ROBERT J. REEVES () 803-554-4157 MOBILE

Rock Hill DUI attorney Robert Reeves is a practicing trial lawyer here in York County. He applies his 27 years of litigation experience to defend those persons arrested and charged with a Rock Hill DUI, DUAC, and felony DUI. In addition to being a member of the National Trial Lawyers Top 100 and National College for DUI Defense, Mr. Reeves has earned certificates from the National Highway Transportation Safety Administration (NHTSA) for DWI Investigation, Standardized Field Sobriety Testing, and Advanced Roadside Impaired Driving Enforcement (ARIDE).

This is the same training that police officers undergo. Consequently, Mr. Reeves can now challenge the procedures used in conducting roadside testing. If the tests are not administered as required, any results are invalid. As a result, the arrest may be improper as well. The ARIDE course deals with drug based impairment, whether by prescription, illegal or other drugs that can affect the ability to drive safely. As Mr. Reeves is a former Registered Nurse (RN), he is able to argue whether particular drugs cause impairment and what should be present on testing.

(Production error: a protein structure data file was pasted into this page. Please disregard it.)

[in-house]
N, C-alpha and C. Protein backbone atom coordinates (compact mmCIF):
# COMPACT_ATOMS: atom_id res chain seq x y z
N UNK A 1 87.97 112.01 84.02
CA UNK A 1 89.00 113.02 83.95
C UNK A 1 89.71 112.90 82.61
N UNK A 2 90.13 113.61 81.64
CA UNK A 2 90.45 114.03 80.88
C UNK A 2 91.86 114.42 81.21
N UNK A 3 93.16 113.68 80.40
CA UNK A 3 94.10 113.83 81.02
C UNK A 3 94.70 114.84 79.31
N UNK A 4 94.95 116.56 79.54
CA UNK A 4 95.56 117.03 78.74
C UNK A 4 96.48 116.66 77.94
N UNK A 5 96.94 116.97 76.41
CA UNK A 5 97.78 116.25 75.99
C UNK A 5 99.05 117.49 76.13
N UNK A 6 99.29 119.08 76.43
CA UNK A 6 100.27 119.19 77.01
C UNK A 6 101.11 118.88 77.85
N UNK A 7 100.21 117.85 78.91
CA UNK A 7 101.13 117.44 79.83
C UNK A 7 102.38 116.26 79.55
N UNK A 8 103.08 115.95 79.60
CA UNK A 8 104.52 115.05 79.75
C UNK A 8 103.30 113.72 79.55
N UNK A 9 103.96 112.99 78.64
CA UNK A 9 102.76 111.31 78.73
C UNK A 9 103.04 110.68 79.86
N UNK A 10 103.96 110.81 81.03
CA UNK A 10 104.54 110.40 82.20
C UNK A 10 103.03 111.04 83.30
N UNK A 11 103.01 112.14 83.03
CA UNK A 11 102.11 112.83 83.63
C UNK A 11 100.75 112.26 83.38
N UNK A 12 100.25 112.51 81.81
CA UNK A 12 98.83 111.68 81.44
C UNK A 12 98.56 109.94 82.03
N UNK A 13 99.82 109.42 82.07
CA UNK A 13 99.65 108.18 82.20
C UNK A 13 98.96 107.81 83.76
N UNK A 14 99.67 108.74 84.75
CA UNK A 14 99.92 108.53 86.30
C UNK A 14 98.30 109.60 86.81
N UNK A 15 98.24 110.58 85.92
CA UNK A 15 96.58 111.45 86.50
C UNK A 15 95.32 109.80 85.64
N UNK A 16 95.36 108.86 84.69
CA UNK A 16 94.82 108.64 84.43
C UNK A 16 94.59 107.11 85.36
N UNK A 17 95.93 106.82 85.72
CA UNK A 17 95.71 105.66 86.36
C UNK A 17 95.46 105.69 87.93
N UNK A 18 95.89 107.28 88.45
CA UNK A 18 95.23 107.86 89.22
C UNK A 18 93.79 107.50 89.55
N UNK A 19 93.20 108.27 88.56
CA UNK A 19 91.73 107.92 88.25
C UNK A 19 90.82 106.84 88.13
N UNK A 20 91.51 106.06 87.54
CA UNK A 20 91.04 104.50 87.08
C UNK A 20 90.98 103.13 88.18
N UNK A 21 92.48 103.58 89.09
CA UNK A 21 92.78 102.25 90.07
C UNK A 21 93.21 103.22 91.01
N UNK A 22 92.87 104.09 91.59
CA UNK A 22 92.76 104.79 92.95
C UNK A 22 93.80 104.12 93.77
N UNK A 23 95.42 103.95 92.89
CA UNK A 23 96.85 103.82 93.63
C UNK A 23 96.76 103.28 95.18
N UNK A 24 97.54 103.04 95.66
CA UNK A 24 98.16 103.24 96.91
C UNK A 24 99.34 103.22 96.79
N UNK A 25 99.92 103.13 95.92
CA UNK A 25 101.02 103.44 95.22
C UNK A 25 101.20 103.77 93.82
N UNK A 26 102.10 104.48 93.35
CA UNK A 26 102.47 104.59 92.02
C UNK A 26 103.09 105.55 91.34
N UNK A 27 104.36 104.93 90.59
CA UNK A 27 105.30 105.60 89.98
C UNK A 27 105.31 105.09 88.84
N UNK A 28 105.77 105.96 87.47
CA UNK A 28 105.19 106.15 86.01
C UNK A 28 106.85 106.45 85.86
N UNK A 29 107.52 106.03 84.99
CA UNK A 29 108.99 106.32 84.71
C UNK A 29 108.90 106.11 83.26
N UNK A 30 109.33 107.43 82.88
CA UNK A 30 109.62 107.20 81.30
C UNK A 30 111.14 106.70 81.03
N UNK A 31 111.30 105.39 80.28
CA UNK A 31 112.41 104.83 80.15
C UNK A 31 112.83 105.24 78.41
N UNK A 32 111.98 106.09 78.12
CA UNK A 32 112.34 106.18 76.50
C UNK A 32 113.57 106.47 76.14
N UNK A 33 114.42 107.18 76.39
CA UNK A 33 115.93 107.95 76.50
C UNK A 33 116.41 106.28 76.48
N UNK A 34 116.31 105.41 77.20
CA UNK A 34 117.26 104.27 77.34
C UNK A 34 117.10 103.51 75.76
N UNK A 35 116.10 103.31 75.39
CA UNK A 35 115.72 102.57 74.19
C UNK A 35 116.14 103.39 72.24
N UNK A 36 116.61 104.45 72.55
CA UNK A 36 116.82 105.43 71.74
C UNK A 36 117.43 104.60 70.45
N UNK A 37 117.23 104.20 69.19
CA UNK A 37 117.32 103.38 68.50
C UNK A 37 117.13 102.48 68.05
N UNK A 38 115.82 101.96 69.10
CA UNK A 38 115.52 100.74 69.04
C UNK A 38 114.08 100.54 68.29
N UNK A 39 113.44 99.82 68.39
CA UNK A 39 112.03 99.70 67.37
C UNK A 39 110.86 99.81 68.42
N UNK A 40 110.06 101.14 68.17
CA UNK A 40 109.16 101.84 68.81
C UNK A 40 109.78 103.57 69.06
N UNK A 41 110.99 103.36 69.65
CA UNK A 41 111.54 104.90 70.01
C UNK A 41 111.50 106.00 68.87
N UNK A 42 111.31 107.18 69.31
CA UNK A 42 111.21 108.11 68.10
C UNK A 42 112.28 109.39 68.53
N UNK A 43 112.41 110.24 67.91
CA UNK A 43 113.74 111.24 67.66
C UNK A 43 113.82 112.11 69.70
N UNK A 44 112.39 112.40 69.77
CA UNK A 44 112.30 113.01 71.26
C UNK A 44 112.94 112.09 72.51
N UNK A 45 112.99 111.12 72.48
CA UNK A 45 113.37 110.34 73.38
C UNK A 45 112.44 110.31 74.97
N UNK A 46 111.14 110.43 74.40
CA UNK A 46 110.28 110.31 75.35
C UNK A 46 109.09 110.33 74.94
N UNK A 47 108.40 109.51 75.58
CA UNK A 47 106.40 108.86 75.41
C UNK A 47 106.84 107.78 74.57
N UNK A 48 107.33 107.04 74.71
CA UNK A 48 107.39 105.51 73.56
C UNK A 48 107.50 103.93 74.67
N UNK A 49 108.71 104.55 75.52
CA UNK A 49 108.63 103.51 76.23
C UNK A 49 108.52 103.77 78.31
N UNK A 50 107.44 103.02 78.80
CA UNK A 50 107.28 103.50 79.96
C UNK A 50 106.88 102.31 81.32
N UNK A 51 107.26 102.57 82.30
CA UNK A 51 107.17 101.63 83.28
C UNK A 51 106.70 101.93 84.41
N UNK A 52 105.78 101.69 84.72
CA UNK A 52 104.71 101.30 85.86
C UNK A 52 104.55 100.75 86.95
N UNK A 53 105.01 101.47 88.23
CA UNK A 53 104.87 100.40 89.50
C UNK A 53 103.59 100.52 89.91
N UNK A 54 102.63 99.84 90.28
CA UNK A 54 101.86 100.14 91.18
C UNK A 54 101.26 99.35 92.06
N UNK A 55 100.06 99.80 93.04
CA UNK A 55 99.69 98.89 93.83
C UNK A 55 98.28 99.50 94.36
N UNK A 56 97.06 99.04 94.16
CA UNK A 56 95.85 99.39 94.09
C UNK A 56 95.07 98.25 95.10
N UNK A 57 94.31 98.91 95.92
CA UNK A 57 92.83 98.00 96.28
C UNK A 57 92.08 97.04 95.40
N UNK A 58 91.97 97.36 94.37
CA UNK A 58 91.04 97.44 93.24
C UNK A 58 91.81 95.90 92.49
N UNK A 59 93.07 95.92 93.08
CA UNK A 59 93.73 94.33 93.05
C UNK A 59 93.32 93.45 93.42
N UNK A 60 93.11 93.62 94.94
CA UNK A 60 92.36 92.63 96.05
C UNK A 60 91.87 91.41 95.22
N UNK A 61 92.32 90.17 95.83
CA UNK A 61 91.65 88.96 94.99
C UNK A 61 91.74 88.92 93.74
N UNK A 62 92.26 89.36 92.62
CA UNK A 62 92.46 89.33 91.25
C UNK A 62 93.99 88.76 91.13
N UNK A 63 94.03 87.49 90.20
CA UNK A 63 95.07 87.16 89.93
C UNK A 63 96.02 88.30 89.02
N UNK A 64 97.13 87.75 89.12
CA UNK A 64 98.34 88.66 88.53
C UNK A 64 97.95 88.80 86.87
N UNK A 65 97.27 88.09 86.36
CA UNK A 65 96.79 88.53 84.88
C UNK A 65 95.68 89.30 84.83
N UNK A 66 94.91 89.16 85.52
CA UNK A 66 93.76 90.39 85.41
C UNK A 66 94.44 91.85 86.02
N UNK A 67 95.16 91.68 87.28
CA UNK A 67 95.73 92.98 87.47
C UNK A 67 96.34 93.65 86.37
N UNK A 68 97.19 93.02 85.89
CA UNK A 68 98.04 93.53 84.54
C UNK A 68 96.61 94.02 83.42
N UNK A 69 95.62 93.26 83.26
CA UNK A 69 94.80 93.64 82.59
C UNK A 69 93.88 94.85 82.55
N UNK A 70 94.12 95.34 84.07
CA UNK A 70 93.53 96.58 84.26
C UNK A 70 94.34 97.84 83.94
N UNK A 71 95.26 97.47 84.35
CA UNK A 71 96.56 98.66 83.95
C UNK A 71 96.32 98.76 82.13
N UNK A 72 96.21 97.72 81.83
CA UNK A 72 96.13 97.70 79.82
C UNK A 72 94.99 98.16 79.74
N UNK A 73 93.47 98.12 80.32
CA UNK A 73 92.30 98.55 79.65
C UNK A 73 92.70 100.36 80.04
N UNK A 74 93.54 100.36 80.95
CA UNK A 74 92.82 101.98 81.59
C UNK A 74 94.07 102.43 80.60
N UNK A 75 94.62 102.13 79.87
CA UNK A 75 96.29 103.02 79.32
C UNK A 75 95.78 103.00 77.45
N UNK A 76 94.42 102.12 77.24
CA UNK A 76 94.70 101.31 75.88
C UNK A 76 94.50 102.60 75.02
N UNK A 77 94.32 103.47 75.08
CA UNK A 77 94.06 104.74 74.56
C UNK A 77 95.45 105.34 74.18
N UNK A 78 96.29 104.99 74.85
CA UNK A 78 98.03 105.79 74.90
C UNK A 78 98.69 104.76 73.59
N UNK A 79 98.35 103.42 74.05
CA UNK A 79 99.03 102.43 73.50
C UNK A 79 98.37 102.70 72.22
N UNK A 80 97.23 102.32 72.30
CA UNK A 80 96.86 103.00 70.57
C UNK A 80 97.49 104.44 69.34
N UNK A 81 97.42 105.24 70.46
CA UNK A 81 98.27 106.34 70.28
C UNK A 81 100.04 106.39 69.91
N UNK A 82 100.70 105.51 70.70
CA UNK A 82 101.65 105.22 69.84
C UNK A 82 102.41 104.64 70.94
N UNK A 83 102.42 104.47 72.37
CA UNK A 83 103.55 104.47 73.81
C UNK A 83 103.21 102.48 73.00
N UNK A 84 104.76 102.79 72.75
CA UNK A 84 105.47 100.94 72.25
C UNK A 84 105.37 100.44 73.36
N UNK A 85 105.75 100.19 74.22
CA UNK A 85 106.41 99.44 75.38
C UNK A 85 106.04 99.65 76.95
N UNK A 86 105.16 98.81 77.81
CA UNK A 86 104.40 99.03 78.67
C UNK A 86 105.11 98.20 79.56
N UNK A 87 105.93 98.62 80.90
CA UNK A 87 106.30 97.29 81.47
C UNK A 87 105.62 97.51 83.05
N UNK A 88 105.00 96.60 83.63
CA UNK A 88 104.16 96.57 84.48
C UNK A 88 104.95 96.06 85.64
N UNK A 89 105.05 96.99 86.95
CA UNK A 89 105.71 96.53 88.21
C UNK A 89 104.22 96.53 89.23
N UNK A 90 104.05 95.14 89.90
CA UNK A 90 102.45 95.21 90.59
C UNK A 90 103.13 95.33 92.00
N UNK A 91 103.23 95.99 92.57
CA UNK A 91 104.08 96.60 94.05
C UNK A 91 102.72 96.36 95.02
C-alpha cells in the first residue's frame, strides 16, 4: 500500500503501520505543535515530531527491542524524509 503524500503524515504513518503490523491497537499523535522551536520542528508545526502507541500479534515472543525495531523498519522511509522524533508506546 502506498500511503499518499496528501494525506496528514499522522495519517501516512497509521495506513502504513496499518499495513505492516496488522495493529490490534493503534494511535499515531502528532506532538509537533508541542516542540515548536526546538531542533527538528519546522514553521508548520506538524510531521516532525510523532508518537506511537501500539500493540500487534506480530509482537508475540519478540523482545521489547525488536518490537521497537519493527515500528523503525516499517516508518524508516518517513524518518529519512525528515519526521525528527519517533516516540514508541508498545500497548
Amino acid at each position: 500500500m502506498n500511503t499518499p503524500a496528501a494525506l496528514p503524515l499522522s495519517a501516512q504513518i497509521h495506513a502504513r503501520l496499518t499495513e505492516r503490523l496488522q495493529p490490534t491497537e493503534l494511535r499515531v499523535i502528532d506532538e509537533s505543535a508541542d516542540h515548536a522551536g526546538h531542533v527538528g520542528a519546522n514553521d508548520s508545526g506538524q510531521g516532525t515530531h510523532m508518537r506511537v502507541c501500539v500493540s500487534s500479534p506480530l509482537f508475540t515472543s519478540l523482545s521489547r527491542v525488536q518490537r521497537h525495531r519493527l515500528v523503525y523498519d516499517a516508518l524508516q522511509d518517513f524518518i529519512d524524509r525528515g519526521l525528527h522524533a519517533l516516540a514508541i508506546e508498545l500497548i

ZACHARY E. FRY () 803.250.9424 MOBILE

Rock Hill DUI lawyer Zac Fry is a former DUI prosecutor. He began his legal career clerking for Judge Eugene C. Griffith, Jr., resident Circuit Judge for the Eighth Judicial Circuit in Newberry, South Carolina. Following his judicial clerkship, Zac was hired by the Sixteenth Circuit Solicitor’s Office as an Assistant Solicitor. He was specifically assigned to the DUI Unit here in Rock Hill.